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Burnout fears forced AFLPA to push for change

Luke Breust (L) and Alex Woodward (R) in action during a Hawthorn Hawks pre-season training camp at Maroochydore Multi Sports Complex, Sunshine Coast. (Photo: Michael Willson/AFL Media)
Hawthorn has been considered a leader in facilitating players' work-life balance during pre-season even before the latest AFLPA agreement
There needs to be greater quality over quantity. [We] want to make sure players develop themselves as individuals both personally and professionally off-field
AFLPA official Ian Prendergast
PROTECTING players from potential burnout is one reason a revised structure for the pre-season is necessary, according to the AFL Players' Association.

The AFL announced on Thursday it had reached an agreement with the AFLPA after consultation with all clubs for players to return to training on set dates.

Evidence to the working party suggested that players needed 11 to 12 weeks to prepare for an AFL season.

Clubs will not be allowed to enforce the use of GPS systems, heart-rate monitors or other devices during the break.

Clubs that breach the guidelines could be subject to stiff financial penalties.

However, players who return to training with their fitness below standard may have to undertake additional training before Christmas and there are sanctions available to clubs and their leadership groups if individuals fail to reach required standards.

AFLPA player relations manager Ian Prendergast said the industry had an obligation to young players – who often have a short career in the game – to create a structure that allows them to have balance in their lives.

"[We have] to make sure they develop themselves off-field in a genuine way and to ensure they can transition effectively out of the game as better people," Prendergast said. "[It's] important we all recognise that."

Many in the industry recognise that the threat of burnout is high for players, coaches and club administrators. Geelong and Hawthorn have been considered two of the leading clubs in this area in relation to players and they fill the top two spots on the ladder.

The AFLPA has been concerned about the declining level of engagement in activity designed to help players establish careers outside football. They have also been alarmed at feedback from players about the demands of clubs that eat into their designated time off.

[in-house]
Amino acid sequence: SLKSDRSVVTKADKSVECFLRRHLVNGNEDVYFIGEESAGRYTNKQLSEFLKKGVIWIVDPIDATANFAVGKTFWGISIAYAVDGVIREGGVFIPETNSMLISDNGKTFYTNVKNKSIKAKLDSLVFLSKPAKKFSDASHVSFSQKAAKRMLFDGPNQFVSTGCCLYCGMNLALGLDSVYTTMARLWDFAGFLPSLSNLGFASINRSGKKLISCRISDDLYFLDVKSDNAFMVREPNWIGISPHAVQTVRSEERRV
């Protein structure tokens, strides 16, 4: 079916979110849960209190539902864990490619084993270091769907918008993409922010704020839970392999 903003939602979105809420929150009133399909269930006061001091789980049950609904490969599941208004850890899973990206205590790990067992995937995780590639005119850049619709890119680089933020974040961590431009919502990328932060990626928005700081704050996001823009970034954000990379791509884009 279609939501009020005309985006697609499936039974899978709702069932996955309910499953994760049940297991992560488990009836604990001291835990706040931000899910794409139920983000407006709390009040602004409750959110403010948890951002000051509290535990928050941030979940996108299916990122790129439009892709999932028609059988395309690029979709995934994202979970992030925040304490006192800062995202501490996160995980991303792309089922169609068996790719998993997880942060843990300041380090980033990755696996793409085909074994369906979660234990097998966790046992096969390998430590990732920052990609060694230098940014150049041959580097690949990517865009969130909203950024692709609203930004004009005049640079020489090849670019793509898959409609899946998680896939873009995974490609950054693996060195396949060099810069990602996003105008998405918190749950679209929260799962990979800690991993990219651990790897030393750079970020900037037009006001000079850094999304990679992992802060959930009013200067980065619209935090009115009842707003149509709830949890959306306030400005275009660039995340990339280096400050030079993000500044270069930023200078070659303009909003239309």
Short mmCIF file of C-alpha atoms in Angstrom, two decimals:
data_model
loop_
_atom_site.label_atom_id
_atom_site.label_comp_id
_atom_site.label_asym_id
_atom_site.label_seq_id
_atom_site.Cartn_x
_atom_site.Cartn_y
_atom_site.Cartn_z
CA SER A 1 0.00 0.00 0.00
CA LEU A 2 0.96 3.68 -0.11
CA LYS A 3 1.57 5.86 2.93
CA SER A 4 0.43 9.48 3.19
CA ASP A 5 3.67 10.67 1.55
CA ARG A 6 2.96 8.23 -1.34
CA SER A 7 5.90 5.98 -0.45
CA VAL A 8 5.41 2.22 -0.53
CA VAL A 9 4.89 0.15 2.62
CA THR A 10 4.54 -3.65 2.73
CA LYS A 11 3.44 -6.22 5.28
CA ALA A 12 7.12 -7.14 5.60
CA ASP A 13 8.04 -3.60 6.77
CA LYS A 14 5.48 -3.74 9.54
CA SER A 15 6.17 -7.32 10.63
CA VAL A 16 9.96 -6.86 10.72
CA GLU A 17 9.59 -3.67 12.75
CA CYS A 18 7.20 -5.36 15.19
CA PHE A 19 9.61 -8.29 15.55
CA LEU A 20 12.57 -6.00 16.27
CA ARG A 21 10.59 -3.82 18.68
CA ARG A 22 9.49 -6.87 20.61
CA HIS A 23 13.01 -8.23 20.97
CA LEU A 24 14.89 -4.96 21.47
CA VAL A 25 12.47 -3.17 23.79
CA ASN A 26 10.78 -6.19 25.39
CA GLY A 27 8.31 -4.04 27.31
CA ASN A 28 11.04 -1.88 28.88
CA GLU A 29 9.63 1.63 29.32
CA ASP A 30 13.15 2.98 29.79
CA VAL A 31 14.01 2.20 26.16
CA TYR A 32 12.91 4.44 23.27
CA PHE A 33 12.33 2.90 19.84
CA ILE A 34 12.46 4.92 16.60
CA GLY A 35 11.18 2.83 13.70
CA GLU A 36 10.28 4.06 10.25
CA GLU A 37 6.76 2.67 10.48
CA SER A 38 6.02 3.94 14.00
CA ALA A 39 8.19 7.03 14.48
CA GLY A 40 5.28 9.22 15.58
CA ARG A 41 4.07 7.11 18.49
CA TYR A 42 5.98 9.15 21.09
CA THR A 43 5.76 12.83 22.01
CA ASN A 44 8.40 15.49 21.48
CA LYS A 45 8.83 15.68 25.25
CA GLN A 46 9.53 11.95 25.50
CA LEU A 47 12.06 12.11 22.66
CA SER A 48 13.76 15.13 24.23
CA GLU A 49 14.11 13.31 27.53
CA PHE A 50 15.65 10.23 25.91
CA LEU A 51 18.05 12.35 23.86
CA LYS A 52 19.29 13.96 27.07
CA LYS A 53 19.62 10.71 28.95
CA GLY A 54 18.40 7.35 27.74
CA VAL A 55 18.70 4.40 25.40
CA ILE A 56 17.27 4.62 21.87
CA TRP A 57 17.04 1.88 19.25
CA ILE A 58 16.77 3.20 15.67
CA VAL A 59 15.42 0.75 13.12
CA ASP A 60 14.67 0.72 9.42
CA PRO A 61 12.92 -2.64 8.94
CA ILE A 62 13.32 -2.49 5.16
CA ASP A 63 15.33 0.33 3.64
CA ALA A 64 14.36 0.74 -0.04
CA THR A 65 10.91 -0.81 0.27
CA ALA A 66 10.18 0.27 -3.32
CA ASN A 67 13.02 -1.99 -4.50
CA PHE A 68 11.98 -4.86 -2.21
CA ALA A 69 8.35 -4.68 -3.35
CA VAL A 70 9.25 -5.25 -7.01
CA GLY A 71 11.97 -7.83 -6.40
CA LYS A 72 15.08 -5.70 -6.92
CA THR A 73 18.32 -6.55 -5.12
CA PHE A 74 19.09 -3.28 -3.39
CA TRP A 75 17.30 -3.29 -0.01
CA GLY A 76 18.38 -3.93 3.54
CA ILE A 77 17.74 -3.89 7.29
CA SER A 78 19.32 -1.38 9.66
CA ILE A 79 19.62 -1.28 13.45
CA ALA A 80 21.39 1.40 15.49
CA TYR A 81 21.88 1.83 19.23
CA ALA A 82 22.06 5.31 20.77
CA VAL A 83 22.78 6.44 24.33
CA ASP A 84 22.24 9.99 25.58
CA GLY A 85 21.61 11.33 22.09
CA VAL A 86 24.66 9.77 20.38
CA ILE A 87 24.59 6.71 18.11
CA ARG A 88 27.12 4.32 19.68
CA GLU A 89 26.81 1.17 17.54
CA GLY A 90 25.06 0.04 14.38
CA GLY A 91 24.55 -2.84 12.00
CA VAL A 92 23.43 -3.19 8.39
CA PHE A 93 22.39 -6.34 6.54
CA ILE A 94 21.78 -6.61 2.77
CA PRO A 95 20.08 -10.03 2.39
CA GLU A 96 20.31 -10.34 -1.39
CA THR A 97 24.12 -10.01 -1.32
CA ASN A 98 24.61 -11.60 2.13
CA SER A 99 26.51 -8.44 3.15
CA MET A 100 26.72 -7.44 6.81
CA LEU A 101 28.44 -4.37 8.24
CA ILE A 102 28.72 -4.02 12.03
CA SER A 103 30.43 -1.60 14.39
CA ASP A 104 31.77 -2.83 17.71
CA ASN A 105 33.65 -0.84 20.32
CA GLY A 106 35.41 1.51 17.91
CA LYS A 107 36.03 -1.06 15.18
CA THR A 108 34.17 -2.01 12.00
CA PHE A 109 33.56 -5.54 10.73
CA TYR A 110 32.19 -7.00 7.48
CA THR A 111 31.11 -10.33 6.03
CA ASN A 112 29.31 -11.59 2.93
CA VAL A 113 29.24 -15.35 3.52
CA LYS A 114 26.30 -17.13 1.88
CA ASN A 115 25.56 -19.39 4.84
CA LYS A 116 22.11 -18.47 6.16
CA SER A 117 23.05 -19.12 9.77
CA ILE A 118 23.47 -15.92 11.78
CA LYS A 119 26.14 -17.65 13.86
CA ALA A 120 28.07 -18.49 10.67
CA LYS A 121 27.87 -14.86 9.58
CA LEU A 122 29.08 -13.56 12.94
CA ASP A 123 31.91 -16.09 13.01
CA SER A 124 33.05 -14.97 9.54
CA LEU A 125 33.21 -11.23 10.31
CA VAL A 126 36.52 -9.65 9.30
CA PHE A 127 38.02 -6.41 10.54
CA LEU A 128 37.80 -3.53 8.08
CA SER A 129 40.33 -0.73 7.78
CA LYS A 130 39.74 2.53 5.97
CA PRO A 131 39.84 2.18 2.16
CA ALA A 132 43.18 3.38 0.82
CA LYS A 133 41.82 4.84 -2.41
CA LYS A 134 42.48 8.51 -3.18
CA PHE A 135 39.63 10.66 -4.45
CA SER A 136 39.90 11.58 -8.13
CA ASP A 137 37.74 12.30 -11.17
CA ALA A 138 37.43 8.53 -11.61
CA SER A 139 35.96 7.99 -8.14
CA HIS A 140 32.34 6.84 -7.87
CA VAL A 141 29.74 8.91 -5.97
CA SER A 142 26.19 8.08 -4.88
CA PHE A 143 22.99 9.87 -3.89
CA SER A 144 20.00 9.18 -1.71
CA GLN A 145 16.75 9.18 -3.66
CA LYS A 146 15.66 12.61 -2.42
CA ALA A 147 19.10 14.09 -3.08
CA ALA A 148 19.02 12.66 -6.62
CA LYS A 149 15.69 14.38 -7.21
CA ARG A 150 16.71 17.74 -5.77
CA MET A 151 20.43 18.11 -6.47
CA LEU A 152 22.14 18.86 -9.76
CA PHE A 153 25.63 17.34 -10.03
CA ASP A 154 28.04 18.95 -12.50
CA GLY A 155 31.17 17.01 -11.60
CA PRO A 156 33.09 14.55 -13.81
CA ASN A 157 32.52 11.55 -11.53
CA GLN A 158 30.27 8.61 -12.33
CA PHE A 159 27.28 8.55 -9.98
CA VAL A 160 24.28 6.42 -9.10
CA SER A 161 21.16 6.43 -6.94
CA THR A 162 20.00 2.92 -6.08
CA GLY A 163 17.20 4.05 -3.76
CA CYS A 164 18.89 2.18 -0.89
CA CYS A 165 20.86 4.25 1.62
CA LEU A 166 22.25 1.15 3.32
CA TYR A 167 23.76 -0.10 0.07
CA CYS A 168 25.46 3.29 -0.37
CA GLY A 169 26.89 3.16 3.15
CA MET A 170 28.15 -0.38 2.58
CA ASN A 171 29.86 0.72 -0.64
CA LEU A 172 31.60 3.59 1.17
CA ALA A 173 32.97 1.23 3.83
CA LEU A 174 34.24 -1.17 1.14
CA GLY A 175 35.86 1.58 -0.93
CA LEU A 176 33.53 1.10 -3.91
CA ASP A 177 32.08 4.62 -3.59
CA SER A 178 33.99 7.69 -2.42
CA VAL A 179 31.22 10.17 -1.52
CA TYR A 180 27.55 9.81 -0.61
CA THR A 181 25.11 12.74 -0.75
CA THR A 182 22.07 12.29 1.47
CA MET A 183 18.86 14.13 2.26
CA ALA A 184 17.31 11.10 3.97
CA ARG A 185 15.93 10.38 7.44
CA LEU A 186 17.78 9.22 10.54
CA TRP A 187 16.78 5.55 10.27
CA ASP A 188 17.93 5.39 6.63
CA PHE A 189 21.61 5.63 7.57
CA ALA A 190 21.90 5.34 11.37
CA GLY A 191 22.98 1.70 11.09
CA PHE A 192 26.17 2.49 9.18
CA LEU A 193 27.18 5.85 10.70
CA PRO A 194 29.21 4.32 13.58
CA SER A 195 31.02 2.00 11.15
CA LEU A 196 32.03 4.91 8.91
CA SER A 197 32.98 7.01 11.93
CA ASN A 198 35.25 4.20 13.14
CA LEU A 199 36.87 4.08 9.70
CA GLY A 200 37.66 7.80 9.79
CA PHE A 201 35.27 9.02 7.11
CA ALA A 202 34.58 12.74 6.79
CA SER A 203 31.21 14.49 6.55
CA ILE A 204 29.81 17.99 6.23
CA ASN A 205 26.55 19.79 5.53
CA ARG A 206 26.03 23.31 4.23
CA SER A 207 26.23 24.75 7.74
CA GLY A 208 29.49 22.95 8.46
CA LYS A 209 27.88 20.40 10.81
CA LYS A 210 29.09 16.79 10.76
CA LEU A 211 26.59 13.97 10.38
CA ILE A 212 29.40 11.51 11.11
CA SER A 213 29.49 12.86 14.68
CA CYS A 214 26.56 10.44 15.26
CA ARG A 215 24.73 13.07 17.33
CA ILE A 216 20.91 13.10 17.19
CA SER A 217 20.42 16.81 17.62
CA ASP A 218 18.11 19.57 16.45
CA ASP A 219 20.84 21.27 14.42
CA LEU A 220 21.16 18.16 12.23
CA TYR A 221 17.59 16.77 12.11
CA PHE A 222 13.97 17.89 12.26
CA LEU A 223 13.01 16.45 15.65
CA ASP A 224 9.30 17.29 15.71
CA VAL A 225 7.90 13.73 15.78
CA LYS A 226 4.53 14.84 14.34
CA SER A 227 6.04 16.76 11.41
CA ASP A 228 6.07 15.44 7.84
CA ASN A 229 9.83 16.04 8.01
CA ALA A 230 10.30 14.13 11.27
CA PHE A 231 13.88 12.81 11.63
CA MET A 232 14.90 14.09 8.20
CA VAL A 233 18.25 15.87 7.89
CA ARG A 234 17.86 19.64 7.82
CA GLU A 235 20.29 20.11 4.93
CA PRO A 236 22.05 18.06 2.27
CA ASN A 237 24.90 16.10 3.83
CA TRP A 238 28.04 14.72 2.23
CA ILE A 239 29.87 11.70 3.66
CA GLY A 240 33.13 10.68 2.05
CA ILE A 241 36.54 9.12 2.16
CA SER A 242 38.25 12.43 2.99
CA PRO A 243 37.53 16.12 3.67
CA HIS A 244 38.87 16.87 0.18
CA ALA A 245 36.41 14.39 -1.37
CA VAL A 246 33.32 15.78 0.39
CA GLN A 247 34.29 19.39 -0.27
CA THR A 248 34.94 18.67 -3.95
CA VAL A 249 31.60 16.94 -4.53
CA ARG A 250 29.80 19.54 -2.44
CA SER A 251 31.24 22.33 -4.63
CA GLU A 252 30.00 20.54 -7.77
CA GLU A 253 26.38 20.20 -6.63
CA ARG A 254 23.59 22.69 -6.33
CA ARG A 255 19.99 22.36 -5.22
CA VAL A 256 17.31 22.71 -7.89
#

AFL football operations manager Mark Evans said the review was important to ensure the industry continued to maintain a strong balance between football commitments, other interests and family time.

Prendergast said the revised structure would be easier to enforce than the work-life balance arrangements that have been part of the collective bargaining agreement. 
 
That previous agreement included one prescribed day off per week and four hours per week for professional development free of football obligations. However there was not consistent buy-in to those measures across the competition. 

He said the AFL and the AFLPA would develop a strategy to enforce the guidelines and praised the level of commitment from the AFL towards the issue.

It was important to enforce the guidelines to ensure no team tried to work outside the system.  

"Clubs just need to take into account the impact bringing players back earlier has on them long term and even leading up to the season," Prendergast said.

"There needs to be greater quality over quantity. [We] want to make sure players develop themselves as individuals both personally and professionally off-field."

Nine clubs were represented on the annual leave working party, which Evans chaired, and all clubs were invited to submit feedback.

The working party then considered all viewpoints before developing the guidelines.

Players would still be required to attend their club best and fairest scheduled no later than one week after the Grand Final and club reviews and medicals should be finished within days of the season ending.